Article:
These are percentages of total membership, not of resident membership. And the Lodges which keep the average down are certain old and inactive Lodges, which would make a very different showing if only resident membership were considered, as in Grand Master Patton's figures. 

It would be fair to conclude that the condition in Minnesota is exceptional. It certainly is such if we are to understand that but one of Minnesota's large Lodges makes any attempt to promote social features. It is our experience and observation that the larger Lodge becomes, the more it cultivates the social features. 

The large Lodges of Minnesota are exceptional, there must be some reason. Our guess would be they have abandoned the social side of Masonry wholly to the higher degree bodies, and that the limit of their ambition is to qualify men for these other bodies.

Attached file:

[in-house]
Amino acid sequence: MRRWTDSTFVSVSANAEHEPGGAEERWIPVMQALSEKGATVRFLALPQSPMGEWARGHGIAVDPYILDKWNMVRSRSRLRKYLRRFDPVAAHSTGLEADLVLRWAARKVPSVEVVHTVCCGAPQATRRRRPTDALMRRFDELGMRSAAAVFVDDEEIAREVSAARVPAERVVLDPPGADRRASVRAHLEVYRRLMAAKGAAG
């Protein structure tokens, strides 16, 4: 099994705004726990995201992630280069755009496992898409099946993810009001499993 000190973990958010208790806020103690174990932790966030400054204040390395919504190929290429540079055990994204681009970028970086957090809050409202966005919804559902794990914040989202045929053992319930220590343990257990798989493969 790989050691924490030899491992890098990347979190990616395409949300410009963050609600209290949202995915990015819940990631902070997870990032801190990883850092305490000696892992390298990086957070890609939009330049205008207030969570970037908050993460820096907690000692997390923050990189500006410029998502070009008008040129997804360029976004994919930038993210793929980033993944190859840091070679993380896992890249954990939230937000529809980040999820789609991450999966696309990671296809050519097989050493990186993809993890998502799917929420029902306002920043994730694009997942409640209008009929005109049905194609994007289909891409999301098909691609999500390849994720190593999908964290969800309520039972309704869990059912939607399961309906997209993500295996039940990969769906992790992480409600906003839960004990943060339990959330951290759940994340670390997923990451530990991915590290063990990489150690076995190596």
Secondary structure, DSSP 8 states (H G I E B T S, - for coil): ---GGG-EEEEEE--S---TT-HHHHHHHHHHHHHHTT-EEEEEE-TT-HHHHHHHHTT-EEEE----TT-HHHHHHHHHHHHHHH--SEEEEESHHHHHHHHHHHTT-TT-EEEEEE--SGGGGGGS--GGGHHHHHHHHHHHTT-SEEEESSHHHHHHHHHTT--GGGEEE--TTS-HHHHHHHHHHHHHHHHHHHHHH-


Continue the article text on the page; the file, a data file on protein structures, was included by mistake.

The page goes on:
Undoubtedly such is the tendency in American cities. Unquestionably that is the cause of our enormous American Lodges. And this we feel bound to point out for the benefit of our British cousins, who cannot understand a Lodge of more than a thousand members. This is, perhaps, the first time that any one has undertaken to show them the why of such a Lodge.